Gilbert Yeung of Blue Circle (Copyright Soundstage, Inc.)
A great many audio designers seem to forget that they are supposed to re-produce music, NOT re-produce sound. There is a big difference between music and sound. If we, as designers, don’t understand the difference and interpret it correctly, the end result is going to be awful. G.Yeung
Listening to Blue Circle equipment reminds us that simply capturing all of the information on a recording is not enough. As impressive as that can be, it is far too modest a goal. From the listener’s point of view, an accurate rendering of a recording is seldom an accurate rendering of a musical performance, though we often try to persuade ourselves that it is. Audio technicians would love it to be that straightforward, but it is not. Anymore than a high resolution photograph gets the essence of its subject. How to turn even a superb recording into music remains a challenge that begins when the pure technician leaves the room.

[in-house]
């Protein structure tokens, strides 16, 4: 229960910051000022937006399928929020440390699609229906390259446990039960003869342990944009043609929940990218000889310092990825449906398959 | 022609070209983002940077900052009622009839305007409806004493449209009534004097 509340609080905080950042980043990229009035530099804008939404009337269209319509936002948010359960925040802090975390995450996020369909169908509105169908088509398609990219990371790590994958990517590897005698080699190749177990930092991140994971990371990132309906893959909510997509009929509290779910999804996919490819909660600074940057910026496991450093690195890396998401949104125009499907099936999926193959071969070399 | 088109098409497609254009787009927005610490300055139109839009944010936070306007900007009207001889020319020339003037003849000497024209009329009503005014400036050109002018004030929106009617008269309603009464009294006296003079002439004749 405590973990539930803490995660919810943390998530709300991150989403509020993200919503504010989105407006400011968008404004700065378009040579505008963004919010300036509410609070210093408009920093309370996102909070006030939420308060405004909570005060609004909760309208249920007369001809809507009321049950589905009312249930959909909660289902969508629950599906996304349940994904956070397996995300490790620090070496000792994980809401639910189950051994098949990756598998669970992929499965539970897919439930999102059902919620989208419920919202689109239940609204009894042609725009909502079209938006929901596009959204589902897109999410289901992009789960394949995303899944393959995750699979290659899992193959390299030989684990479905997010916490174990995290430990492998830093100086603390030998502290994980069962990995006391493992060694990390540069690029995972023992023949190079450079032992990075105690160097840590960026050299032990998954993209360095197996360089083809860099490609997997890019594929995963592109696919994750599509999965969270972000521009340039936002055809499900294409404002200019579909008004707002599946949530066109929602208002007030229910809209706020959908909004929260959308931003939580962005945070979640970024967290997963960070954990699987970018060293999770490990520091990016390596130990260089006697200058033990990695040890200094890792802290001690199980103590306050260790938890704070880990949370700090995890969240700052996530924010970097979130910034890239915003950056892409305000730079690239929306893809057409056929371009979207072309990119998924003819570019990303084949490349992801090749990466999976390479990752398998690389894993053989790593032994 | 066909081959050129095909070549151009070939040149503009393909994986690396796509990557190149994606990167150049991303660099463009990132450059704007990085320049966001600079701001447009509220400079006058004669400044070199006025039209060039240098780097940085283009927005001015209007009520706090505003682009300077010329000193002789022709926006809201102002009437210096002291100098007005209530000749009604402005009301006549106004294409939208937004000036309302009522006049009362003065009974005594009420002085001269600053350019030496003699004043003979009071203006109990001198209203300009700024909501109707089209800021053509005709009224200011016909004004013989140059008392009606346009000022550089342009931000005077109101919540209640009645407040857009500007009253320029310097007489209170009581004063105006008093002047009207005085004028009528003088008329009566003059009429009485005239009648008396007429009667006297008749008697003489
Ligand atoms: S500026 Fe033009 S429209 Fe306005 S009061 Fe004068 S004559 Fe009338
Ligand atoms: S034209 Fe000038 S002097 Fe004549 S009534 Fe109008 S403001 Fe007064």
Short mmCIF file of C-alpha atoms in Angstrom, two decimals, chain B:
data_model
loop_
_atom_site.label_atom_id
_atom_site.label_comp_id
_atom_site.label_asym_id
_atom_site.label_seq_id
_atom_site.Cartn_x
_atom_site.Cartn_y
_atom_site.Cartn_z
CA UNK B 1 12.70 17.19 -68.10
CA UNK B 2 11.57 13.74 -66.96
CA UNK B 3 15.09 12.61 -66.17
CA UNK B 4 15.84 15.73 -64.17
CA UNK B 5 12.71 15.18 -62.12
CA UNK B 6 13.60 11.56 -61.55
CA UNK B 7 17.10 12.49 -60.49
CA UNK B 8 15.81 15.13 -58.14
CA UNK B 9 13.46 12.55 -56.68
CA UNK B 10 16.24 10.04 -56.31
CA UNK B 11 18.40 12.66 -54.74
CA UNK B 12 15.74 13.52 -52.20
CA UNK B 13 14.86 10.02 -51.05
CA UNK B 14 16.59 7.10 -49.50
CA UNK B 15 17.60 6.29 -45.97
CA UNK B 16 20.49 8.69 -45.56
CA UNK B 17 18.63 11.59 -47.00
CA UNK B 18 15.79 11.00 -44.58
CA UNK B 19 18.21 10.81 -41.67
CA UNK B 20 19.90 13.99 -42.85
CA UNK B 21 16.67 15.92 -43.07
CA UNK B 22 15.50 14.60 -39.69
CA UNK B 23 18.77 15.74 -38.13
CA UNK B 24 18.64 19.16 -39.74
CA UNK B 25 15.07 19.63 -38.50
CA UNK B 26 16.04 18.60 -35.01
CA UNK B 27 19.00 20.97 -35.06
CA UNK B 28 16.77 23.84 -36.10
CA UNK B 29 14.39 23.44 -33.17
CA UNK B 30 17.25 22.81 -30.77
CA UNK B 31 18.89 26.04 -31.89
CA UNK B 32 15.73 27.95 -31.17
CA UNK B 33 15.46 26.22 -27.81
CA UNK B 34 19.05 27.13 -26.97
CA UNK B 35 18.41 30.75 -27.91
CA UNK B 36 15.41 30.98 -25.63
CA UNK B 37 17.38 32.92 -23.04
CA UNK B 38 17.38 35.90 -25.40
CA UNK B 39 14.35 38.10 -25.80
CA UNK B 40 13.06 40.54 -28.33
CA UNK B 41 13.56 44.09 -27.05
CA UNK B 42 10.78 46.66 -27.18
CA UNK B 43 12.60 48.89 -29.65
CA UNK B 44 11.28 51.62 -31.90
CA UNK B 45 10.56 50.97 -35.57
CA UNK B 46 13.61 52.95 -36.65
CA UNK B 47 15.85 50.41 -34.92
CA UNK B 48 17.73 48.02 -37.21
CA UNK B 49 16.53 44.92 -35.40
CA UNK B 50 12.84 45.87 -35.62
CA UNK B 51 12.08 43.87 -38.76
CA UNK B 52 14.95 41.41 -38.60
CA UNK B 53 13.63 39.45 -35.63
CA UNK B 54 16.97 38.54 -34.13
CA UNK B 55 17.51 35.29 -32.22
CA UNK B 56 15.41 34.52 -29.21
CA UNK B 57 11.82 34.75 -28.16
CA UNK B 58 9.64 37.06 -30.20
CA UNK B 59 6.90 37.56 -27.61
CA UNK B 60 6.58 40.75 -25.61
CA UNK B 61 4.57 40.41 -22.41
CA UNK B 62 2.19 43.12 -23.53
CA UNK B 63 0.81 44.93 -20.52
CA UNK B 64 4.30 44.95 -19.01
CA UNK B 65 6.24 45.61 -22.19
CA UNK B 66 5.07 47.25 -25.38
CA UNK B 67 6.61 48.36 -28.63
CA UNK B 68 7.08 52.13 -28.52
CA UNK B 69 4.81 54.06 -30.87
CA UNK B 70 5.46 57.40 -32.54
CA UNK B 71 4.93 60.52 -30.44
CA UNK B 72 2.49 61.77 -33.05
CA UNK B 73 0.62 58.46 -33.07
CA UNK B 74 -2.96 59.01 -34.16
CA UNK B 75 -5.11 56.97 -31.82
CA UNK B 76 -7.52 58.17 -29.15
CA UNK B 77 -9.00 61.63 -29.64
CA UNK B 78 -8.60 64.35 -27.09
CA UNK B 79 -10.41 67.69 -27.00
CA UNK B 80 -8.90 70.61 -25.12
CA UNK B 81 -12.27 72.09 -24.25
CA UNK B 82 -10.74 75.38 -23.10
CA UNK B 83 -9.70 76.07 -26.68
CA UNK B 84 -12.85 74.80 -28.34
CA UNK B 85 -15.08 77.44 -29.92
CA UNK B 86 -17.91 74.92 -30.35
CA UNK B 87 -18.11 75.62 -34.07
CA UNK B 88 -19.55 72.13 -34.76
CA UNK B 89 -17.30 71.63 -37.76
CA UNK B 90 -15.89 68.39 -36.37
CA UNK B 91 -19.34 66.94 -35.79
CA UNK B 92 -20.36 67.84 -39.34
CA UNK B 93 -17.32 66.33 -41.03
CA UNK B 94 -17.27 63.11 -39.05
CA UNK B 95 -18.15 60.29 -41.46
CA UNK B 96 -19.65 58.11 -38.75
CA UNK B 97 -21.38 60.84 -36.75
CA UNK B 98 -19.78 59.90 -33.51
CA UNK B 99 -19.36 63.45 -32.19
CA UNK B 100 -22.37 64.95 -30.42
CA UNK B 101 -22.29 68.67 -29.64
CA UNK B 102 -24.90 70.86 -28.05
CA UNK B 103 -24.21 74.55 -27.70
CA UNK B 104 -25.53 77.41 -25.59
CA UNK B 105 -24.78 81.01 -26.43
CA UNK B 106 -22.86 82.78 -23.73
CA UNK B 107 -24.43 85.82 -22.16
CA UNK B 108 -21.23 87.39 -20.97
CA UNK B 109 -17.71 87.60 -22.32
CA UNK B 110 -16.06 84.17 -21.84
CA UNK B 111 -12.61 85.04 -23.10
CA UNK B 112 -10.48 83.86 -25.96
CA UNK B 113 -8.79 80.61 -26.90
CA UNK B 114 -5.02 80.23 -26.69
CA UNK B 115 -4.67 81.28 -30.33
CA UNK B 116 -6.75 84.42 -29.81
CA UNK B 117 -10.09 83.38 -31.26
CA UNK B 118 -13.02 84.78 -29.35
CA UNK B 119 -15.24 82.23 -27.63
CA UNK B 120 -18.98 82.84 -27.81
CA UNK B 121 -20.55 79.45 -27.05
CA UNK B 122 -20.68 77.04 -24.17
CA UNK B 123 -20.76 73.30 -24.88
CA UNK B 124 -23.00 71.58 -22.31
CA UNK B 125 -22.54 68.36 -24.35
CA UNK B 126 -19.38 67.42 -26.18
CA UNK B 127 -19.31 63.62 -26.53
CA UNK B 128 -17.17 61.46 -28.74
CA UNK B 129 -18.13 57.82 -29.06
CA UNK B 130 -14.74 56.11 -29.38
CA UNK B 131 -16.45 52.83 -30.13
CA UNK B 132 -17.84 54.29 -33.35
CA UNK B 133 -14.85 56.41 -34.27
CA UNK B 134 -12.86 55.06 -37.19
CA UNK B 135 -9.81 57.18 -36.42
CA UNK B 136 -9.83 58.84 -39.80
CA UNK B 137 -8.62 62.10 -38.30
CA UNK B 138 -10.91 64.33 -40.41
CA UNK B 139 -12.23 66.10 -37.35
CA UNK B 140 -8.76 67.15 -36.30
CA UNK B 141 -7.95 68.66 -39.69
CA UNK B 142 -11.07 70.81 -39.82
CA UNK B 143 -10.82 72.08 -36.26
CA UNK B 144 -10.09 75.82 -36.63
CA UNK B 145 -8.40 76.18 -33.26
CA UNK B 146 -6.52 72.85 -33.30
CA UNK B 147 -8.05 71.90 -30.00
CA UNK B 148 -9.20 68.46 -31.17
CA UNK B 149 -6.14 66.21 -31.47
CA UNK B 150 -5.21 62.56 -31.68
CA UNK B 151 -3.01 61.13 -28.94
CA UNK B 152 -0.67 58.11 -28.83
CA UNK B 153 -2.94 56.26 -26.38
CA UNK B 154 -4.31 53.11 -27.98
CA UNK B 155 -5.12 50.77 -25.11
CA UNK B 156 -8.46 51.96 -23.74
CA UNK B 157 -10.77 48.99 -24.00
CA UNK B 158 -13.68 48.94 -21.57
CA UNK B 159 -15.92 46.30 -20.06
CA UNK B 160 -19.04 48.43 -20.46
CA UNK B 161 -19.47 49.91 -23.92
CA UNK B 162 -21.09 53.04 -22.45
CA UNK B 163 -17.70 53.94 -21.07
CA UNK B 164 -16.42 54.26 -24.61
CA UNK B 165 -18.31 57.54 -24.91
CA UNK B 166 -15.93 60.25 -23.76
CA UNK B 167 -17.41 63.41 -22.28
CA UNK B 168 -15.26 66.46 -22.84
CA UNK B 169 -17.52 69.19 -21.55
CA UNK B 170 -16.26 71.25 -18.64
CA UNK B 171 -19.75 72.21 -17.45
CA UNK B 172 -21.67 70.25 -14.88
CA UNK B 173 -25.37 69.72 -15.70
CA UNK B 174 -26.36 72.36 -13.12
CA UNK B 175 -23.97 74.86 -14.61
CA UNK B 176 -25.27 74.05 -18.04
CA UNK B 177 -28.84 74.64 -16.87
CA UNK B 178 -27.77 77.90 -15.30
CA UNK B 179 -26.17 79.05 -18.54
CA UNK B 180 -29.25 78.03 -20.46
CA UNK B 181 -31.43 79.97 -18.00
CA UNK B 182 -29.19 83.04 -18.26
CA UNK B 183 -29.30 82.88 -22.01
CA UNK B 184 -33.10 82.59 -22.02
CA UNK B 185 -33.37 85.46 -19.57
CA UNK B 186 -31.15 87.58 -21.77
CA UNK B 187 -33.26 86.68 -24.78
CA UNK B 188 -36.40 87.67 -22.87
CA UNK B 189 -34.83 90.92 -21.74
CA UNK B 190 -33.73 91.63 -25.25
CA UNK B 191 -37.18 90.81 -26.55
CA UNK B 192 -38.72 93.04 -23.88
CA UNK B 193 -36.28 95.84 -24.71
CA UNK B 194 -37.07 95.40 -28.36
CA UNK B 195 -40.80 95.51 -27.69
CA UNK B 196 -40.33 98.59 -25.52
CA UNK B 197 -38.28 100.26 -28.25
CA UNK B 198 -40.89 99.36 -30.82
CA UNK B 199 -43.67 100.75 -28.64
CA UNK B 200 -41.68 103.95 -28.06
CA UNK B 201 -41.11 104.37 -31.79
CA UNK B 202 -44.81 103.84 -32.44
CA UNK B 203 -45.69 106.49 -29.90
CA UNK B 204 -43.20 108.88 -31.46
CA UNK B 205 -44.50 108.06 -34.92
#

Gilbert Yeung of Blue Circle is among a select few audio designers who understand this. We hear it immediately when we hear our first Blue Circle amplifier driving a pair of — in my house — JMR speakers. Our very first response is not how accurate this recreation of a recording is, how impressive the verisimilitude; but how wonderful the music is. We respond first with our emotions, which is what Blue Circle addresses. The brain follows in due course — Yeung is a brilliant technician — but it is our feelings that pick up the first wave of sound: Yeung’s designs send the information through the emotions to the brain.
The key to the ‘Blue Circle Sound,’ from the early Class A hybrids on up the current hybrids and solid state gear, has been Yeung’s unique kind of technical & intuitive genius that enables him to capture the complete package, the information and the emotion, with hardware.
Gilbert Yeung’s quest to reproduce the emotional essence of ‘live’ music has yielded some of the most satisfying preamplifiers and amplifiers in the world.